One of the lesser-known stories about the experience of Armenians during World War I, the period of the most aggressive extermination attempts by the Turks, was the formation of The Armenian Legion: 1916-1920.

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One of the women I interviewed spoke of her father’s decision to join the Allied Forces in the Middle East. She said he was frustrated that the Americans were not joining the war effort. His betrothed and many other family members were trapped under the oppression and extermination efforts. She spoke of him saying he wanted to kill the Turks who were killing the Armenians.

He wasn’t alone.

According to the display in the Armenian Museum in Watertown, MA, “The Armenian Legion was formed during the darkest days of World War I, when the Allies (France, England and Russia) faced a military deadlock on the European and Middle Eastern Fronts….. At that time the Armenians were facing the devastating aftermath of the Genocide of their people at the hands of the Ottoman Turkish government.”

1200 Armenian men left their comparatively comfortable lives in America to fight and possibly die in foreign lands. Their explanation? How could they not, when their families and neighbors – if they had survived the actual genocide – were still under threat and domination by the Muslim Turks who despised the Armenians.

Many of the soldiers in photos of the Armenian Legion appear to be little more than boys. And perhaps that’s what they were. Their mothers and sisters and aunts and neighbors had disappeared—in the desert, in their village – and they had no way to know who, if any, were still alive. Most were not. But they knew they had to help stop the devastation. They had to kill Turks.

Along the way, they helped orphaned Armenian children and even adopted one boy as their mascot.


Their heroism reached its peak – literally and figuratively – in September of 1918, when they seized the hill at Arara.

It would be years in most cases, if ever, before they would learn the fates of their loved ones. Too often they just never knew.

But this story has a happy ending for at least one family. The woman I interviewed was proof. Her grandmother and mother survived the death march through the desert. When the Central Powers nations were defeated, with the help of the Armenian Legion, they were able to find their way to America and reunite with the men who had come before them. These surviving women went on to create home and family in America. The father survived the war and brought home a physical reminder of his time with the Armenian Legion–matching vases made from spent weapons, which my interviewee proudly displayed on her mantle.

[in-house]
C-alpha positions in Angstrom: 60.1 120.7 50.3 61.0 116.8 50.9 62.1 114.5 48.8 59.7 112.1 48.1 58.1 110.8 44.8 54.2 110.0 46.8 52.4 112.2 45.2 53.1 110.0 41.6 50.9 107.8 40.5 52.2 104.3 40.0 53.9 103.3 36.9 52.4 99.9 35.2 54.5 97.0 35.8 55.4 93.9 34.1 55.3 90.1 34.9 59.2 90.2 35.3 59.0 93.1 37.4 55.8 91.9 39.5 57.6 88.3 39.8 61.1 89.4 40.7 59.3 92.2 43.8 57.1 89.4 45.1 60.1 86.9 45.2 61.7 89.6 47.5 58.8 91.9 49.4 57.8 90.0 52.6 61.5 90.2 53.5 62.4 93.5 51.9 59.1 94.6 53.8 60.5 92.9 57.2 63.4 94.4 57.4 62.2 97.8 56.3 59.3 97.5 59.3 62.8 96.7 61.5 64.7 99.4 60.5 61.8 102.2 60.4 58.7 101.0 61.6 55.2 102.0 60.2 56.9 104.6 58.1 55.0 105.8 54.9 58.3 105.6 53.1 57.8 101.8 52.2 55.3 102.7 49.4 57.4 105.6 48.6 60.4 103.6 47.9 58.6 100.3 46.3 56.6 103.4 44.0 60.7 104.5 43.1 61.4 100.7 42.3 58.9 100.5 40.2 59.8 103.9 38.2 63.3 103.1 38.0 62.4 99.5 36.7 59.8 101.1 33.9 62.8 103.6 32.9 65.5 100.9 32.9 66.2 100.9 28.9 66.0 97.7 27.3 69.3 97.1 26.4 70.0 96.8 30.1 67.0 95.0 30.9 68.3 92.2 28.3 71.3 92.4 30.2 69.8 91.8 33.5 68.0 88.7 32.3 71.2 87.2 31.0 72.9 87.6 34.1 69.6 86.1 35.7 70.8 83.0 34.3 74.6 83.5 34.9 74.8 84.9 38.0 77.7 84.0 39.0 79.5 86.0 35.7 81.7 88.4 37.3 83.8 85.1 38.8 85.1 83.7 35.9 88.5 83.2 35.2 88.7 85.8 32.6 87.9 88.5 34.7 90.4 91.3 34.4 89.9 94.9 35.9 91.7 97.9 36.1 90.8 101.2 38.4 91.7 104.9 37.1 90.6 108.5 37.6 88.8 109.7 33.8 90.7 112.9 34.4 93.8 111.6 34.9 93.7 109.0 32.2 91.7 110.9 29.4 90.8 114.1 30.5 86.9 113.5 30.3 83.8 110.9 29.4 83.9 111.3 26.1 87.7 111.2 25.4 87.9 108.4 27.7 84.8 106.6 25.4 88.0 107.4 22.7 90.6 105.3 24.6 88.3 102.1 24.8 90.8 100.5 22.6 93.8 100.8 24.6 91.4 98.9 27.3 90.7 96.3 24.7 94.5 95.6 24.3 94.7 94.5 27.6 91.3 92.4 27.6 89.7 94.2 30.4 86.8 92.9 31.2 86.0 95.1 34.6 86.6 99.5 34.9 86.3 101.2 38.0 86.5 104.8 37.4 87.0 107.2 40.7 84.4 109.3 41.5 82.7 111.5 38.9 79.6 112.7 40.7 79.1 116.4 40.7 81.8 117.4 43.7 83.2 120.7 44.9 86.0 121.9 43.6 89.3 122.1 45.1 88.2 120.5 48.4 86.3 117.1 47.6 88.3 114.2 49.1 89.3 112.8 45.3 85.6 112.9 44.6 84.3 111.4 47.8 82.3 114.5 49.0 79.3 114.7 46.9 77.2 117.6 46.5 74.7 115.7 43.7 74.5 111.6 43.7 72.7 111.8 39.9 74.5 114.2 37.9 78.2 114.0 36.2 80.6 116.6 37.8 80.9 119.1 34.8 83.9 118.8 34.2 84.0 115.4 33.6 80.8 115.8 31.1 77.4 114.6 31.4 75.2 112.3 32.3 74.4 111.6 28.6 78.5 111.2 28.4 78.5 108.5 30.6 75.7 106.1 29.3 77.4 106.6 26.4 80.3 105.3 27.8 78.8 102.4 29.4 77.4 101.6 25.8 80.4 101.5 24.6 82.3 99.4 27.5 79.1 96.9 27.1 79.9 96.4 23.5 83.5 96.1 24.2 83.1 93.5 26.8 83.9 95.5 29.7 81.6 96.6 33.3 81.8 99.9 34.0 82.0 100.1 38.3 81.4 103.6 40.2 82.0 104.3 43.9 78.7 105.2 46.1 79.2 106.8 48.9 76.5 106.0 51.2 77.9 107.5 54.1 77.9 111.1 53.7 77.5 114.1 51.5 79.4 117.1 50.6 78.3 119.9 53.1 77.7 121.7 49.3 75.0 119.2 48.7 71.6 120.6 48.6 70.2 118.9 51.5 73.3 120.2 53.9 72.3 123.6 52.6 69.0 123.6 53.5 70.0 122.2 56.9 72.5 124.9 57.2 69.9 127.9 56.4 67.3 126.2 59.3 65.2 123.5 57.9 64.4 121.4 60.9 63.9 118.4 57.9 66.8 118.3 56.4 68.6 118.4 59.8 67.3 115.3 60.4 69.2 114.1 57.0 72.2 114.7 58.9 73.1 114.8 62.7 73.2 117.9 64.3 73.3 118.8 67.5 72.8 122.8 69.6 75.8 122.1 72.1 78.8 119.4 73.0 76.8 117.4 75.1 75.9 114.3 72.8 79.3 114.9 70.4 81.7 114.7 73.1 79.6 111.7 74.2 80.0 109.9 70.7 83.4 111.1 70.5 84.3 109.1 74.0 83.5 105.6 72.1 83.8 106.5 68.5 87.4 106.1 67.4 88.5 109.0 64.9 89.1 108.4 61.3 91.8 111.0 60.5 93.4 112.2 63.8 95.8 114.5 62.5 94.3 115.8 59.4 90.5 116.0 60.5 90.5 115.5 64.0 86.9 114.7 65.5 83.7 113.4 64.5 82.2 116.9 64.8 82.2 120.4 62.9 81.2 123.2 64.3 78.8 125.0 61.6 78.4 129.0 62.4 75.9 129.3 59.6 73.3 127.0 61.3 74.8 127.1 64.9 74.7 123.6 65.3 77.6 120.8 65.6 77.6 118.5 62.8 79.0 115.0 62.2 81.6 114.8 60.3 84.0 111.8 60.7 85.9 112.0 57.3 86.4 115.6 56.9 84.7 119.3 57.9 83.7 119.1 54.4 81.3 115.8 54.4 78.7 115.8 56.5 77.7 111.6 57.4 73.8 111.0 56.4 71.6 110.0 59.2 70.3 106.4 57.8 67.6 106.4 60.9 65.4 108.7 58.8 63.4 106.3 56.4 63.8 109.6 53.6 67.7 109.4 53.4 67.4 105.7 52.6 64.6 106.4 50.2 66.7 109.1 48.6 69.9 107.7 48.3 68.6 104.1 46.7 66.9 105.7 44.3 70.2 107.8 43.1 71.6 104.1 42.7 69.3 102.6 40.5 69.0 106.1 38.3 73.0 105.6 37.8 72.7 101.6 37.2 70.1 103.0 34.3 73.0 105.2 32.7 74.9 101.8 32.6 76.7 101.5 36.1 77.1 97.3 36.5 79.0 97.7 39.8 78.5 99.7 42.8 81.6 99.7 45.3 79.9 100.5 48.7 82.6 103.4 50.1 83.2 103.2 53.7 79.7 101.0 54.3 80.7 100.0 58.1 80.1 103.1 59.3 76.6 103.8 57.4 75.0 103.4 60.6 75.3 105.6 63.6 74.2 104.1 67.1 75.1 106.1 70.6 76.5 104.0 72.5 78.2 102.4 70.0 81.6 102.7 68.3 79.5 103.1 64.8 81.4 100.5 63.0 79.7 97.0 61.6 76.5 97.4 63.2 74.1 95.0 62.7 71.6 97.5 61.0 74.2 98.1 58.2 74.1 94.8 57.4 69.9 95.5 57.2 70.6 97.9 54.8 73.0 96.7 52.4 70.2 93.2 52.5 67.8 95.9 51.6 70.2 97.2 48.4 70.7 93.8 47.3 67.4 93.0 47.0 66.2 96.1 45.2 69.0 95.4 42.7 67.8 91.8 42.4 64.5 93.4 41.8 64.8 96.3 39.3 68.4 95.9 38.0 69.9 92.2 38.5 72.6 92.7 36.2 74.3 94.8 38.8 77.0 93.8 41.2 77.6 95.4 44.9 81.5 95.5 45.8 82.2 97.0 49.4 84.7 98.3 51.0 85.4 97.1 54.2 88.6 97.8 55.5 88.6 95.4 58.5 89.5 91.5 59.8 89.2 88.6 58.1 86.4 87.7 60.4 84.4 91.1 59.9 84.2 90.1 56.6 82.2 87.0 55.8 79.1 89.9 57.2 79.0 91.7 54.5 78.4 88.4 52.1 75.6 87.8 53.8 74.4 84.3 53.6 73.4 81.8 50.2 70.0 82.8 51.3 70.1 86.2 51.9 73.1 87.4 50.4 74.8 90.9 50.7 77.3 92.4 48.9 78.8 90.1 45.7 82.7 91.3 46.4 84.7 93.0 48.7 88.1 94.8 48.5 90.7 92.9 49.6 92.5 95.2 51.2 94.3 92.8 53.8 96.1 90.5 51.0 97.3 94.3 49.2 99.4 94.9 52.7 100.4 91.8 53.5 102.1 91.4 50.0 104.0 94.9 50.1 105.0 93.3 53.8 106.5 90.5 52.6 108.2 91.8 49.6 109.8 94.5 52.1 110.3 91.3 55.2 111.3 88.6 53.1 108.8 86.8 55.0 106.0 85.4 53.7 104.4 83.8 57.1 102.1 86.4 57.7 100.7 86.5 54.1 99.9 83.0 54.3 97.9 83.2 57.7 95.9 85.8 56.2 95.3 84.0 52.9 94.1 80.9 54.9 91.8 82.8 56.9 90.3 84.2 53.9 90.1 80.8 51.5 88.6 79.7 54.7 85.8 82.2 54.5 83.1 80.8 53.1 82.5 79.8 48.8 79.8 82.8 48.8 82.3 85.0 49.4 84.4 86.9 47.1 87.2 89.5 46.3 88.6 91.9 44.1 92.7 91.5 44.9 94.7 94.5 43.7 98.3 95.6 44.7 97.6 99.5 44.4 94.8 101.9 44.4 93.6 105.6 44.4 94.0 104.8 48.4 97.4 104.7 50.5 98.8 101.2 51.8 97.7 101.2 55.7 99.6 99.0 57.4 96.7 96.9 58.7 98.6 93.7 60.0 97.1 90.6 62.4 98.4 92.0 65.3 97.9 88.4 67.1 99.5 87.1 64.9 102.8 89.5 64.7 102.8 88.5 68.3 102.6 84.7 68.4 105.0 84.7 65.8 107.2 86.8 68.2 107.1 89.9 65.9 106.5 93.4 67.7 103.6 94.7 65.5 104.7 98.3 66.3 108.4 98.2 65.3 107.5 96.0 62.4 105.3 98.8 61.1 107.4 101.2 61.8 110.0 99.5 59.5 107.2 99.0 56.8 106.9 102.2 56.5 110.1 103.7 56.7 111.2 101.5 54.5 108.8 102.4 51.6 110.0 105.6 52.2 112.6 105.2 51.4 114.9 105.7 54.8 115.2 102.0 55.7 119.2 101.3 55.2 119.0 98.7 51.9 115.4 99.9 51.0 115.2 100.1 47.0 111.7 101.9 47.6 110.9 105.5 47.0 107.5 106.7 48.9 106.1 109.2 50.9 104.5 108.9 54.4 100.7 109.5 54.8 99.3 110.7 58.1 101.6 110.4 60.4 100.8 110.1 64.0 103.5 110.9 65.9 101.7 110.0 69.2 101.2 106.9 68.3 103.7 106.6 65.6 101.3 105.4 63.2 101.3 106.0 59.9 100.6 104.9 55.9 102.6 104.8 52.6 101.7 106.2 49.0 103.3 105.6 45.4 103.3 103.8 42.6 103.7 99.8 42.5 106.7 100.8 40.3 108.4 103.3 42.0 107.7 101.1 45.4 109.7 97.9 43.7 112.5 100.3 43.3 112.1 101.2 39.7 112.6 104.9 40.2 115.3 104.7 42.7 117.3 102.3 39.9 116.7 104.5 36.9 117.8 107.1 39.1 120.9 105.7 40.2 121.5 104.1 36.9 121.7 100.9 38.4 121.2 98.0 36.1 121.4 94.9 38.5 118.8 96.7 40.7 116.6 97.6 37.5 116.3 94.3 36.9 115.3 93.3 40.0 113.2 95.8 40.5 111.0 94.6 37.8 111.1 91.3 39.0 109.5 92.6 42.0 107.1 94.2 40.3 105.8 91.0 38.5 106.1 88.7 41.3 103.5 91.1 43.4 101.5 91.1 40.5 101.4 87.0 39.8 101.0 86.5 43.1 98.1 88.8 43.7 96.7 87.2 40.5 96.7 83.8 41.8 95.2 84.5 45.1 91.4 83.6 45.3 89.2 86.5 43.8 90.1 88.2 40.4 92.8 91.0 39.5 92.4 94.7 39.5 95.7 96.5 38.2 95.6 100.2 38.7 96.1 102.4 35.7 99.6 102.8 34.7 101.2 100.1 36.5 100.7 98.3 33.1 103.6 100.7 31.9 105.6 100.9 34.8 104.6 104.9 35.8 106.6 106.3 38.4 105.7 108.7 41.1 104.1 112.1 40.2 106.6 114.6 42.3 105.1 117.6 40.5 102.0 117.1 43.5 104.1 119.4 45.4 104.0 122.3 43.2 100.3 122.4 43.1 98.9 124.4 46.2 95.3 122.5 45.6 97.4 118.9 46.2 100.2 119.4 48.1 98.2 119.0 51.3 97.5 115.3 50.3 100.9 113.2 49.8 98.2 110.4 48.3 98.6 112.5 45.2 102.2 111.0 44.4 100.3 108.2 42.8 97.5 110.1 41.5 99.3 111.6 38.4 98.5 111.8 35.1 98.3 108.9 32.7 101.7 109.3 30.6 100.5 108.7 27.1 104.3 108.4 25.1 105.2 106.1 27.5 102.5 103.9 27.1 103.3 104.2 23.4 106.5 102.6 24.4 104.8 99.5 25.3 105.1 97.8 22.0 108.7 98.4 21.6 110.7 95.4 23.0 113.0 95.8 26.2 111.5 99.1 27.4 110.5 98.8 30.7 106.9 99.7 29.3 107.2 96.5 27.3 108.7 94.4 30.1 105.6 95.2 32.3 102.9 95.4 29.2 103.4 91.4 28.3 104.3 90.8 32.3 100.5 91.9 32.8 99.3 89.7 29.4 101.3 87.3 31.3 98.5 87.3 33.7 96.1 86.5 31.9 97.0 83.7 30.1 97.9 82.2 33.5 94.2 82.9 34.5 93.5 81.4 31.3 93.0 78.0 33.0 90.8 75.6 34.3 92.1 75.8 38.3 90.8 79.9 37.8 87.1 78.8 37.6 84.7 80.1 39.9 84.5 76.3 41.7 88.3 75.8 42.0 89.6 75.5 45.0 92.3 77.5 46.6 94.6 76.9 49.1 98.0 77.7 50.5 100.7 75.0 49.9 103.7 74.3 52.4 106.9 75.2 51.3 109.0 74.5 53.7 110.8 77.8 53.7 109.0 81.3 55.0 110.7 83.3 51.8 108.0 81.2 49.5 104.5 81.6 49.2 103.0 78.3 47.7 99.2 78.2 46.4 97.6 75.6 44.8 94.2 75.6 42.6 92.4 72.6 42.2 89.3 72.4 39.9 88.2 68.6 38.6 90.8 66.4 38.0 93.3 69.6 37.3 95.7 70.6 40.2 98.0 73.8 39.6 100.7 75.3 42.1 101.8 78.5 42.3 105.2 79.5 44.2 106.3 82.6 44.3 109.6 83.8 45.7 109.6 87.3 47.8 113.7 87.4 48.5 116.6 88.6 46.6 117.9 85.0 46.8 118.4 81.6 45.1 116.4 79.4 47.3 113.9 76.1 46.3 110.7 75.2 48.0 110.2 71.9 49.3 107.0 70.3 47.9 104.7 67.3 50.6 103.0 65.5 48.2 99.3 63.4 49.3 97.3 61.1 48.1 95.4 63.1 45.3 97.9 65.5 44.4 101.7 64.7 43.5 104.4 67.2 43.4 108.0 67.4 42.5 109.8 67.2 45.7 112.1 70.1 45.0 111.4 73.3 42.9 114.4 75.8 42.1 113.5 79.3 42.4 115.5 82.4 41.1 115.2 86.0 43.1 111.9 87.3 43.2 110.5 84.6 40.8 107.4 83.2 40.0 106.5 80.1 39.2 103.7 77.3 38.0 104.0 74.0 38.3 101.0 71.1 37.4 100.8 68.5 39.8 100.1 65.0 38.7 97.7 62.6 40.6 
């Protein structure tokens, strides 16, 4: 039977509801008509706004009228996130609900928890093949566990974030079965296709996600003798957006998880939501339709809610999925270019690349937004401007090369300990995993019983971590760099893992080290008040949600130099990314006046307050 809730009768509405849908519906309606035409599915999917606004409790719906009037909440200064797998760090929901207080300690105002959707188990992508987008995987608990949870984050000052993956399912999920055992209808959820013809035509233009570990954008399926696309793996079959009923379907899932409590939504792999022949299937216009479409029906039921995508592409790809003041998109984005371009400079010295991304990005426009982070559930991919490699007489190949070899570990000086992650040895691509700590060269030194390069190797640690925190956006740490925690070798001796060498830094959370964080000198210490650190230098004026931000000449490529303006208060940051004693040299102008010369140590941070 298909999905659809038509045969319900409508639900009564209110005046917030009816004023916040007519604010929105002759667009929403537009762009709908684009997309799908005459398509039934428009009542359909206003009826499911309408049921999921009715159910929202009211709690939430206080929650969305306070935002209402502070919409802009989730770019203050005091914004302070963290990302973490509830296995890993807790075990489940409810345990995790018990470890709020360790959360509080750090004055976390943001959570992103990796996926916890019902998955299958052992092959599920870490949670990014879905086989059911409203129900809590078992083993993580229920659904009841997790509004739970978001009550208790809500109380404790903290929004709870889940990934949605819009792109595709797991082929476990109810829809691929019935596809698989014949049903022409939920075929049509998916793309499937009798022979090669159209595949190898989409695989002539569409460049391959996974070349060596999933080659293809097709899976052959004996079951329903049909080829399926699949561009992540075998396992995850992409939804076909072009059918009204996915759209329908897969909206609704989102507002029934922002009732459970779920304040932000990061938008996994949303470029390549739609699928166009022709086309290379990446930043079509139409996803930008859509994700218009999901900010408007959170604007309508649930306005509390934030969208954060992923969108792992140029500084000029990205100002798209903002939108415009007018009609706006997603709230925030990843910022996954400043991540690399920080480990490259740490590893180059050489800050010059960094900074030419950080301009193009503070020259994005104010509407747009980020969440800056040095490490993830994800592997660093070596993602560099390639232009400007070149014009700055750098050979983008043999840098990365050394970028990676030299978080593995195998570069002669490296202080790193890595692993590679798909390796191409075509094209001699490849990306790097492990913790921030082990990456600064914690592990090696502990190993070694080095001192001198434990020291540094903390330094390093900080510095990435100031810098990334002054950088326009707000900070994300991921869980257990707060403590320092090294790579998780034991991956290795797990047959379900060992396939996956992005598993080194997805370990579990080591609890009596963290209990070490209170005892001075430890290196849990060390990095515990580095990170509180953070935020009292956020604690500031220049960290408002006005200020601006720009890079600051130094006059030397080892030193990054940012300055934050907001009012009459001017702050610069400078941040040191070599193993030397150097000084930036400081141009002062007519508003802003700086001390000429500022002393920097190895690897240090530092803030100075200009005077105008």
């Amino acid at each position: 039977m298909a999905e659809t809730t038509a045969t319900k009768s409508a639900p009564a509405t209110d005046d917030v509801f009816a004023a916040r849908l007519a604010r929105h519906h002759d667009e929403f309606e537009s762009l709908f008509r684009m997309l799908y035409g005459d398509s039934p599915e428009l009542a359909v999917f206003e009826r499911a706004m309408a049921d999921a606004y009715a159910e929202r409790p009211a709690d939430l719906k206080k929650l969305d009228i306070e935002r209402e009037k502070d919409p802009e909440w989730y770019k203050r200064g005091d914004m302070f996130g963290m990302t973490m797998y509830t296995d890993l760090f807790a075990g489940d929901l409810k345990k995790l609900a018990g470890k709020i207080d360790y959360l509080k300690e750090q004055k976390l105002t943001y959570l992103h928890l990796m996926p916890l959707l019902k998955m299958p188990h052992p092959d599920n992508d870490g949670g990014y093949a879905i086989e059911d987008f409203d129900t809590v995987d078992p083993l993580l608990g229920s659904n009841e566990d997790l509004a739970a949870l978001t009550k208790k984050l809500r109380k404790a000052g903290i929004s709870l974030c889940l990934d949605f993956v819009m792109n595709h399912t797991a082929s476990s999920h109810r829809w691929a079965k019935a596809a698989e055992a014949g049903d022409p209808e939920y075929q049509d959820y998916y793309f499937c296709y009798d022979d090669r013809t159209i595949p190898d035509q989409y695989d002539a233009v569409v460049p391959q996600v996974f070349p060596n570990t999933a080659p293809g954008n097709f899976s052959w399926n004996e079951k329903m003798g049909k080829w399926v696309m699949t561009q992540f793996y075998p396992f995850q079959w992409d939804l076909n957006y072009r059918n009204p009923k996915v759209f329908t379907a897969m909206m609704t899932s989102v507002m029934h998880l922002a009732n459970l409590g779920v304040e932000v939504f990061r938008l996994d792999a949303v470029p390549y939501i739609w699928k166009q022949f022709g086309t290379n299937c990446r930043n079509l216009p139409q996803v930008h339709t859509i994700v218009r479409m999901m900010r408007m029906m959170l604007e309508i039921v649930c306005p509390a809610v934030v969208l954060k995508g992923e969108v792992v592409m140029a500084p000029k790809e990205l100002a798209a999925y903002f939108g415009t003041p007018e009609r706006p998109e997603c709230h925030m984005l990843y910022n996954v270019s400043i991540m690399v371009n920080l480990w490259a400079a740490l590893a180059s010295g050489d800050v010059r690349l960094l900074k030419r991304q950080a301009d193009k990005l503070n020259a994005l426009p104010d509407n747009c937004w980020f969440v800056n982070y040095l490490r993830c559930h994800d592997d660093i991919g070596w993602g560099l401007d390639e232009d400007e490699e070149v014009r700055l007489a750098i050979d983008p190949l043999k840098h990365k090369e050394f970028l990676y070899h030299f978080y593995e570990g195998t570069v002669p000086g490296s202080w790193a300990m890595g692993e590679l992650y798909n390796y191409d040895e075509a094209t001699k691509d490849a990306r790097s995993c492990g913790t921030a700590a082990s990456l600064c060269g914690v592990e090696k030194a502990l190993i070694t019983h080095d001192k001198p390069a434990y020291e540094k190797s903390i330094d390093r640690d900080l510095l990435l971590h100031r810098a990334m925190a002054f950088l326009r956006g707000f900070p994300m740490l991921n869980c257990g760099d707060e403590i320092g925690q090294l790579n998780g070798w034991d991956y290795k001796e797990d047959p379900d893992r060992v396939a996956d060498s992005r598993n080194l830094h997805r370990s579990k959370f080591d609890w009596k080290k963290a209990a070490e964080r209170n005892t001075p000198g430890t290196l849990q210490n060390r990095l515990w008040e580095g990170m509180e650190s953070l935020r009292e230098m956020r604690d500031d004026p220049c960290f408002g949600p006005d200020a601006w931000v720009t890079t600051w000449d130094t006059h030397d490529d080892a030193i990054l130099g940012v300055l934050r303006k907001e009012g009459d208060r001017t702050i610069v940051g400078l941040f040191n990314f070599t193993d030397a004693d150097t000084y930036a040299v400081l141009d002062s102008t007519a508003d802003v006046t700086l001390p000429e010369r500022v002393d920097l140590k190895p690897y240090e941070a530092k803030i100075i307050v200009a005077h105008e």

Vases made from French Army Artillery Shells

Learn more about the heroic Armenian Legion at the Armenian Museum.

About Dawn Essegian Lajeunesse

I, like so many others, am a novelist struggling for recognition. My last three novels, THE EYES HAVE IT, IN HER MOTHER'S SHOES and STAR CATCHING, are available in e-book format through Amazon and other formats by request here or on my website. AUTUMN COLORS was my first novel and is still available through Amazon and B&N in multiple formats. My early writings are women's fiction, one also suitable for YA. My work-in-progress is a historical fiction about the Armenians who settled in Troy, NY in the late 19th and early 20th centuries. Come visit me at my website:
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  1. I’ve always thought the struggles of the Armenian people have gone unnoticed by many people. I will have to stop by this memorial.


    • Well worth the visit. Also lots of great Armenian cuisine in Watertown:-). There are museums celebrating Armenian history and Armenians in a few places where there are large populations of Armenians – primarily Boston, NYC and southern California. Thanks for your comment.

      Liked by 1 person

  2. Alex Azarian says:

    Amazing story about an aspect of military history I was unaware, despite being Armenian. I really need to visit Watertown the next time I’m up in New England.

    One small nitpick, we fought the Central Powers in WW1 and not the Axis. The Axis existed only in WW2.


    • Oops, thanks for picking up that Axis vs Central Powers error! Can you tell I’m many years past World History class? I think I’ll go back into that post and correct.
      And yes, I recommend the museum. I had learned of the existence of the Armenian Legion during one of my interviews with church elders for my book but learned so much more through the museum – an entire room devoted to this.


  3. Kevork Joulhayan says:

    Thank you 🙏😇Dawn for your effort about Armenians Legion . My
    grandfather Kevork made the Deir Zor desert and survived without food or water 💦He was only 15 . Just recently I found out that the distance about 700 miles he covered on foot 🦶 while escaping from Turks .


  4. Kevork Joulhayan says:

    I know you mean good and your intentions are good but somebody who does not know much will think it’s coming from fiction story !


    • Have no fear – it will be clear that the story is derived from actual events. Did you ever see the movie “The Promise?” That was fiction, yet it was based on actual facts and experiences of real people. Any book I complete on this topic will contain resources and an introduction about my resources, which include interviews and autobiographies written by Armenians who experienced the genocide and/or the intermittent massacres that started in the late 1800’s and continued as late as 1922.


  5. Kevork Joulhayan says:

    Here is another fact about Armenian Legion .Every soldier from that Legion was given citizenships for that country France 🇫🇷, England 🏴󠁧󠁢󠁥󠁮󠁧󠁿,


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